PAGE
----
Kepler 10-b? NASA announces new discovery; we play 'name that planet'
The newest neighbor in our galaxy is too close to the star it orbits to be hospitable to humans, but Kepler 10-b, the exoplanet recently discovered by NASA, offers hope that the Kepler mission is on the right track in its hunt for habitable Earth-like planets.
The Kepler mission launched a telescope into space last year to determine how many neighbors in our celestial neighborhood could support human life. The discovery of Kepler 10-b is a sign that the mission is on target.
For a planet to be considered habitable by humans, it needs to have a rocky makeup and a certain size, and to be a certain distance from the star it orbits. Kepler 10-b has two of the three requirements, but it orbits too closely to its star, Kepler 10.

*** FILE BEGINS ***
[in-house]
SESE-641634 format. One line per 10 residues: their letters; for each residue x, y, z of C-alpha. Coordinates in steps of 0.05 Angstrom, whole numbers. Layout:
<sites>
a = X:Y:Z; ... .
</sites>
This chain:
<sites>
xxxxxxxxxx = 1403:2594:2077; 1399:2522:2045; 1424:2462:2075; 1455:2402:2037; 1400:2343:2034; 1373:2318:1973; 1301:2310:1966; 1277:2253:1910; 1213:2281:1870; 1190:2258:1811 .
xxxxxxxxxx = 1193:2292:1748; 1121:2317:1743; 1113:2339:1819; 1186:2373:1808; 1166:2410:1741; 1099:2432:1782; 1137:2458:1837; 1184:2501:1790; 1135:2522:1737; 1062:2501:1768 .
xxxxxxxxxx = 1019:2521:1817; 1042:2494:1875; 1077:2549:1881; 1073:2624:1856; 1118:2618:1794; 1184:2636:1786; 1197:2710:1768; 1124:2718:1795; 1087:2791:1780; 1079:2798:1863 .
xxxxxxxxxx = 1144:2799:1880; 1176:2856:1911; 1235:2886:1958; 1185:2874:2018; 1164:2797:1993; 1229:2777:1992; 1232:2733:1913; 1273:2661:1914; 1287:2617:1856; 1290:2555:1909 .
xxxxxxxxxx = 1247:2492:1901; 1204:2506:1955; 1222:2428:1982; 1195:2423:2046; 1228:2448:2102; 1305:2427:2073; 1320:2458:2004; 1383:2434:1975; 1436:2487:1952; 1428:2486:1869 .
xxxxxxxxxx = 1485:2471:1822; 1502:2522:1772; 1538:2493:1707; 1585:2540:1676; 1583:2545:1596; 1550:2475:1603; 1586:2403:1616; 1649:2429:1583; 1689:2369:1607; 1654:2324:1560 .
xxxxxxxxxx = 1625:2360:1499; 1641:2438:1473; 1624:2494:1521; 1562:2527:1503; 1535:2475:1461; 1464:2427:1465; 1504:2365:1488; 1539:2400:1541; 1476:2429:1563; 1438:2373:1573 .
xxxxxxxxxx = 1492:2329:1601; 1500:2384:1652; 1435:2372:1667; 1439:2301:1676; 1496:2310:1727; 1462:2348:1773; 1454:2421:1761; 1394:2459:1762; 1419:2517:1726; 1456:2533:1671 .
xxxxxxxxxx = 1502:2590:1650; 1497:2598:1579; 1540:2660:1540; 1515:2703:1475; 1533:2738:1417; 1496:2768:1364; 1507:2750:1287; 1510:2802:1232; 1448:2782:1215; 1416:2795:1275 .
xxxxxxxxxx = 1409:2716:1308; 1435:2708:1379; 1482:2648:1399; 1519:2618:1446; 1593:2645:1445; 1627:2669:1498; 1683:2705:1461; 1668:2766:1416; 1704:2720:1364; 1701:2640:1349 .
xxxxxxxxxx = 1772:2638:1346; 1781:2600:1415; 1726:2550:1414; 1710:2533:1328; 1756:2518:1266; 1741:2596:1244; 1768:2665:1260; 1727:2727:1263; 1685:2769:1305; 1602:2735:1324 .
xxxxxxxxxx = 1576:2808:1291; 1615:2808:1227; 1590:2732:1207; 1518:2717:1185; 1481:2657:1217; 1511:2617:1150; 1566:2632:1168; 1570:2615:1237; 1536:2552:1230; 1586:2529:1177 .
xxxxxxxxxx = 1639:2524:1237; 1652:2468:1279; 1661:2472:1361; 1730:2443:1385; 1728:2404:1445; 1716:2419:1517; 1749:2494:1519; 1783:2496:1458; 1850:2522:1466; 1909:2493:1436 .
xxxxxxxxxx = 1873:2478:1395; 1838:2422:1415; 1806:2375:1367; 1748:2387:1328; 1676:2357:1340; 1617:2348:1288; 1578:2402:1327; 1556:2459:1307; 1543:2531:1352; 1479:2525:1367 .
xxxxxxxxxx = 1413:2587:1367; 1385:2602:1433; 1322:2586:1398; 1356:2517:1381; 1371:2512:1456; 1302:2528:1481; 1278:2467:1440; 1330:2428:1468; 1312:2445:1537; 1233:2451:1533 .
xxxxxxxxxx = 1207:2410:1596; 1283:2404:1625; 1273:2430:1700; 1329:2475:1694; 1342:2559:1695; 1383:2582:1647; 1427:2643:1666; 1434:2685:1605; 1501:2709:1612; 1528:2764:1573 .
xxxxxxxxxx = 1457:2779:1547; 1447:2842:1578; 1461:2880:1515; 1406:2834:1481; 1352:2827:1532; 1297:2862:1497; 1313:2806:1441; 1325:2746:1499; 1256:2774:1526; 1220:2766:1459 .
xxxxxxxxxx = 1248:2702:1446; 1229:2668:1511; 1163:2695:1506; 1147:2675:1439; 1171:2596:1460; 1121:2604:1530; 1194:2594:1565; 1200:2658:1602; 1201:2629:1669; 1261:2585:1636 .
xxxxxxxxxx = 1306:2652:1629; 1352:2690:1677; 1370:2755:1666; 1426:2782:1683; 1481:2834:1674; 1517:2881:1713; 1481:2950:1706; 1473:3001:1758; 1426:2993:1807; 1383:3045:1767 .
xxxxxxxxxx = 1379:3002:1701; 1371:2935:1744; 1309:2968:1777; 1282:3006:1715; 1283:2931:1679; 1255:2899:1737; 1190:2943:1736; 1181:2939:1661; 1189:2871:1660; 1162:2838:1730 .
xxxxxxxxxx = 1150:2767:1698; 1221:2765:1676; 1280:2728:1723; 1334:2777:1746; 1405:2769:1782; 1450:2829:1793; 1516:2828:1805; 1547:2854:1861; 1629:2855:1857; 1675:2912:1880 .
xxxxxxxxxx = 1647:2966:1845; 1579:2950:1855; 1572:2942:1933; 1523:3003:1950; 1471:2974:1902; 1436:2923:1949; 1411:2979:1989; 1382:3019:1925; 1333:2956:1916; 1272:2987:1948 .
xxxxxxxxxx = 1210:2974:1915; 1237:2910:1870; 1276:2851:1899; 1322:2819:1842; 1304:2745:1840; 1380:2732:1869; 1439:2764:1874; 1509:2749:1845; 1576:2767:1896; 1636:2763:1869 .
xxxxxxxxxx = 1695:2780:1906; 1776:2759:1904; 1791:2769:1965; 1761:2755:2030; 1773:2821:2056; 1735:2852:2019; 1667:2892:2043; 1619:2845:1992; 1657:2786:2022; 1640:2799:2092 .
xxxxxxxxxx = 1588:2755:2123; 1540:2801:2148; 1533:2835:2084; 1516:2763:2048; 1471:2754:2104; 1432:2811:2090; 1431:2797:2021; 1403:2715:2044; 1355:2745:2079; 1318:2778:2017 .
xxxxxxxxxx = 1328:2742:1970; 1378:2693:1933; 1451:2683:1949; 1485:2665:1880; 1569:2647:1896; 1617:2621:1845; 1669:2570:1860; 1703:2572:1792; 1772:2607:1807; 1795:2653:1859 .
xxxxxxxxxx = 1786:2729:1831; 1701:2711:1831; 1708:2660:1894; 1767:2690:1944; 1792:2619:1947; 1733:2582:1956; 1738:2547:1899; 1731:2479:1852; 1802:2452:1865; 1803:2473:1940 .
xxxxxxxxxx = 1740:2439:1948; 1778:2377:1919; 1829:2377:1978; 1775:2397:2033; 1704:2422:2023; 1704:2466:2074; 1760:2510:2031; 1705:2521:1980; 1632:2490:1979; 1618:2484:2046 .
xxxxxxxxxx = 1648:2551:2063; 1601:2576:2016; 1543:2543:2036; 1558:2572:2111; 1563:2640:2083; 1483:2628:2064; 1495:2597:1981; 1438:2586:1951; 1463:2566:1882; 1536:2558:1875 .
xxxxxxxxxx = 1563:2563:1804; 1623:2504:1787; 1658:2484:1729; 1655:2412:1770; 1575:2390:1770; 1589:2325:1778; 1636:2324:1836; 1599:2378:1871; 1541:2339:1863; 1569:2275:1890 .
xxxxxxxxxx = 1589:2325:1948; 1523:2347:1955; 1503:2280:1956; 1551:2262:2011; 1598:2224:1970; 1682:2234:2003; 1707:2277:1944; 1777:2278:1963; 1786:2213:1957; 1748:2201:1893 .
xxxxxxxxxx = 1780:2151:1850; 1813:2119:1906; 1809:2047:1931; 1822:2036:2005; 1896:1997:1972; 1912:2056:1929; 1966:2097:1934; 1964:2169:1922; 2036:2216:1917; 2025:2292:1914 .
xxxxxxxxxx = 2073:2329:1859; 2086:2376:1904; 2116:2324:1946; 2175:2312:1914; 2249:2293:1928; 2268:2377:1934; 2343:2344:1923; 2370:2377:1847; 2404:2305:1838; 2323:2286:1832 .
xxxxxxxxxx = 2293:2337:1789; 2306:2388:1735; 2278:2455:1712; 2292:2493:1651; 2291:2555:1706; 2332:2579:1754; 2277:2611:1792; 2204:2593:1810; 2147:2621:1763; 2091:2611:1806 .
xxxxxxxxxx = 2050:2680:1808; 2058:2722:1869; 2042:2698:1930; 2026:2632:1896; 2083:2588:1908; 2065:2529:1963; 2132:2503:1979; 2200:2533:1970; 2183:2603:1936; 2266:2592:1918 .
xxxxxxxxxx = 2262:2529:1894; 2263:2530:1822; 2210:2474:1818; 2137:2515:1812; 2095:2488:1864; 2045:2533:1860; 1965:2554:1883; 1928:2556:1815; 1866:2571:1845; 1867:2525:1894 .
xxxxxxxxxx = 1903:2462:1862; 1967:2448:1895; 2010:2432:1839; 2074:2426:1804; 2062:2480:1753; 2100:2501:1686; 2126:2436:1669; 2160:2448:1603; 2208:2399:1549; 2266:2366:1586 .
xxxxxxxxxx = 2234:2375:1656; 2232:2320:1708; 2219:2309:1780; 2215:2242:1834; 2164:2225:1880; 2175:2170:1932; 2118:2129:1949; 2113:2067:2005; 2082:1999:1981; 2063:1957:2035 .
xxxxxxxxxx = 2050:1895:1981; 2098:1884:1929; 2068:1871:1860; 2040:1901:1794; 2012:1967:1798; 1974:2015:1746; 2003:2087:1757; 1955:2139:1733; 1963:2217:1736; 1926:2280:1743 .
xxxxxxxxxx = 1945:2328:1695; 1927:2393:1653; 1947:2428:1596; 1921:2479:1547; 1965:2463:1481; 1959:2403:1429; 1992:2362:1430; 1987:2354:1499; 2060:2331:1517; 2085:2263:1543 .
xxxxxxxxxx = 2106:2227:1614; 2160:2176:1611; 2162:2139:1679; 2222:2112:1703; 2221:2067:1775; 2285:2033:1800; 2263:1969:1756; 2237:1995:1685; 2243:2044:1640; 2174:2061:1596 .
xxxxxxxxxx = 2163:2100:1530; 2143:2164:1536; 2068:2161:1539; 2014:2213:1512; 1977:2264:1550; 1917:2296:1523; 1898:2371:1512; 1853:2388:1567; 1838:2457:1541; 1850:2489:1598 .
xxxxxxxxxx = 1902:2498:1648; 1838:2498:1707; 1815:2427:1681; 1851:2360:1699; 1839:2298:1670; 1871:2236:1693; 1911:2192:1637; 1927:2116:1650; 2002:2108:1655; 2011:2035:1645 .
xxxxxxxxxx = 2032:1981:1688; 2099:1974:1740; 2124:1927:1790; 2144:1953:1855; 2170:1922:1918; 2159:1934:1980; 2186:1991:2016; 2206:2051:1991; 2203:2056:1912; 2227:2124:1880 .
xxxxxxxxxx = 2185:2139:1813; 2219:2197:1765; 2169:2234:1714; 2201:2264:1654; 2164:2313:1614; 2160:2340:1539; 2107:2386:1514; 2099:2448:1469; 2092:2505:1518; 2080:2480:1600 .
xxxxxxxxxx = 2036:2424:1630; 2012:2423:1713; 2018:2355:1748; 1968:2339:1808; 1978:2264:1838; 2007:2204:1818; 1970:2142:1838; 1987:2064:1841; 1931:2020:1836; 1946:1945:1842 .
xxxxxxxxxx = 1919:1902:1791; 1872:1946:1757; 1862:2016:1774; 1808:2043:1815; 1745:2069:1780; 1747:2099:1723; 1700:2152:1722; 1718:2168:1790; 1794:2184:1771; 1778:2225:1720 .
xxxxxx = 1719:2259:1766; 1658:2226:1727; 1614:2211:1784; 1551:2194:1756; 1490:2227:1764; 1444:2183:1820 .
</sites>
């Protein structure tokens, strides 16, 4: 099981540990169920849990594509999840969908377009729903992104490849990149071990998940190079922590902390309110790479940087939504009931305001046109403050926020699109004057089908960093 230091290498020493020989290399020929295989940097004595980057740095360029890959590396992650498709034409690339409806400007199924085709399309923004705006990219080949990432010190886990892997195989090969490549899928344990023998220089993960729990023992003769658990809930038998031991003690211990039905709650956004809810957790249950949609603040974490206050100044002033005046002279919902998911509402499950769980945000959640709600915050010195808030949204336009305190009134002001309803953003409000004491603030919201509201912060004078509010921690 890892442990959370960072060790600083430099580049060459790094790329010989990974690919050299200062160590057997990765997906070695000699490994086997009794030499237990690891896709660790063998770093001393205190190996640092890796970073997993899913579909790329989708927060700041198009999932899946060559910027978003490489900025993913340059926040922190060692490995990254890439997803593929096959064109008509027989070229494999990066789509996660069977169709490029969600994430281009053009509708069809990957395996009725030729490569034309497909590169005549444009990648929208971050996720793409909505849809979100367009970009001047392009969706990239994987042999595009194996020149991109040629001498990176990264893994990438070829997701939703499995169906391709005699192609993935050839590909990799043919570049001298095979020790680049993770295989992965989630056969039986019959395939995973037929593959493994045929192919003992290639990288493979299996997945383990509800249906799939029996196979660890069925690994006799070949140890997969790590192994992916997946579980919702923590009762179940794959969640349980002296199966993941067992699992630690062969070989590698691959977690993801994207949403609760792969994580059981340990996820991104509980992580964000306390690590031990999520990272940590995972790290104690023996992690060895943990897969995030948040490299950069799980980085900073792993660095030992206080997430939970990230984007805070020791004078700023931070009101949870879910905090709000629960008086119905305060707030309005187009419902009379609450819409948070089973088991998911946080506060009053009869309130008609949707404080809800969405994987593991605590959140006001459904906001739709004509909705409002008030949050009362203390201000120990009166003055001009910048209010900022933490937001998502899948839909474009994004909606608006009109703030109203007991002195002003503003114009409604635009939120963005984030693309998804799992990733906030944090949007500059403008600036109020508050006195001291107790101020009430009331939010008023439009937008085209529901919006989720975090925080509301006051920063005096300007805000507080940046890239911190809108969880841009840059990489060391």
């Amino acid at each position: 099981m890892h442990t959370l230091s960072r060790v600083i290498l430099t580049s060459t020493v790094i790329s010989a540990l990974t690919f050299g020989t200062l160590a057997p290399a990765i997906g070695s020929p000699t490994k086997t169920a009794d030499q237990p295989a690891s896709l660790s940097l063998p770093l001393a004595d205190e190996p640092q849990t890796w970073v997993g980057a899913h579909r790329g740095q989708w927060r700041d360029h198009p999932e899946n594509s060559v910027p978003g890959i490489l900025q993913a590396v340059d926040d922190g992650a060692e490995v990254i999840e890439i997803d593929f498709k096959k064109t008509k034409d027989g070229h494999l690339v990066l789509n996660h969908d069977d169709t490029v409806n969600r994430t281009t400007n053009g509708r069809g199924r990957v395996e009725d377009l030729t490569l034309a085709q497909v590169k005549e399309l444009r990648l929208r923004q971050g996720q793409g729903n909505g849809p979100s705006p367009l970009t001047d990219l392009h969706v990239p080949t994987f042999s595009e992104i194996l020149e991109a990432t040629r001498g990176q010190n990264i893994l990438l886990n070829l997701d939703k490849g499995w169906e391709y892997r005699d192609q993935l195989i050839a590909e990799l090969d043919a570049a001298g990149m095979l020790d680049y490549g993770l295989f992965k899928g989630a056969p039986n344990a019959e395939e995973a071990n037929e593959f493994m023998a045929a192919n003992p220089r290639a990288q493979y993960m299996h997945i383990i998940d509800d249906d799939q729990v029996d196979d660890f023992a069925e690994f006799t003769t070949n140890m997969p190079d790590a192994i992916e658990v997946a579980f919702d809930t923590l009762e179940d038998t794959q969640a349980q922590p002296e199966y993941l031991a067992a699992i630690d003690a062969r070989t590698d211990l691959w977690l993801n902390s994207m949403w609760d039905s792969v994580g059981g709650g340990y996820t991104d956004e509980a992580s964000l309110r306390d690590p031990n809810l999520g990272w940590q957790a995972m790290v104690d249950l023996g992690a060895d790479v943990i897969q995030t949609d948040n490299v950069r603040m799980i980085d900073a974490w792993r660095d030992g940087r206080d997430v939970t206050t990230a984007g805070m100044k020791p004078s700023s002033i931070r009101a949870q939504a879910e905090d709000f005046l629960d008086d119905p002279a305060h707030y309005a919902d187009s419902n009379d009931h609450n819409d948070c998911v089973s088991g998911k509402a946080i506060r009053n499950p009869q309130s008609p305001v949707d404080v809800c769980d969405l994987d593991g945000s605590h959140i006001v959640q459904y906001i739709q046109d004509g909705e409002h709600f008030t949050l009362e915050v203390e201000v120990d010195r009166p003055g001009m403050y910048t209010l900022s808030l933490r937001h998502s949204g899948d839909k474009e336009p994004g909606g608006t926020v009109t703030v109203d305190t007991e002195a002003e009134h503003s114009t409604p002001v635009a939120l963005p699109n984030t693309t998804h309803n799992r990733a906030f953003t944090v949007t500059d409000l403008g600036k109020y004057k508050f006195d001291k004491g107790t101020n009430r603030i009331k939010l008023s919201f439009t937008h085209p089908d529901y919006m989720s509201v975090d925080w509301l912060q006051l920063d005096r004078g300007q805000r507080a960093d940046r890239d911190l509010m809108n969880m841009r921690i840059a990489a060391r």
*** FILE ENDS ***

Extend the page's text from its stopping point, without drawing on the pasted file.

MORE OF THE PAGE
NASA will be hosting a live Web chat about Kepler's quest for new planets at 3 p.m. EST.
The Kepler team was beaten on discovering the first exoplanet that may support human life when a team of astronomers at the Carnegie Institution of Washington and the University of California at Santa Cruz last fall found the "Goldilocks" planet Gliese 581G. More than 300 exoplanets have been discovered, but most are low-density gas giants.
Kepler 10, Kepler 10-b, Gliese 581G -- while dutifully impressed with the discoveries, I'm left less in awe of the scientists' creativity when it comes to naming their findings.
Can you come up with better names for the planet Kepler 10-b?
Tweet #NamethatPlanet to tell us what the planet should be called. Or leave your suggestion in the comments.
Check out the data page for NASA's discovery here.
Here are some suggestions, so far. I'm partial to Bob:
#NamethatPlanet infernous(the planet that was too hot)...
Posted by: cao091402 | January 10, 2011 3:20 PM | Report abuse
Posted by: majsen3 | January 12, 2011 11:41 AM | Report abuse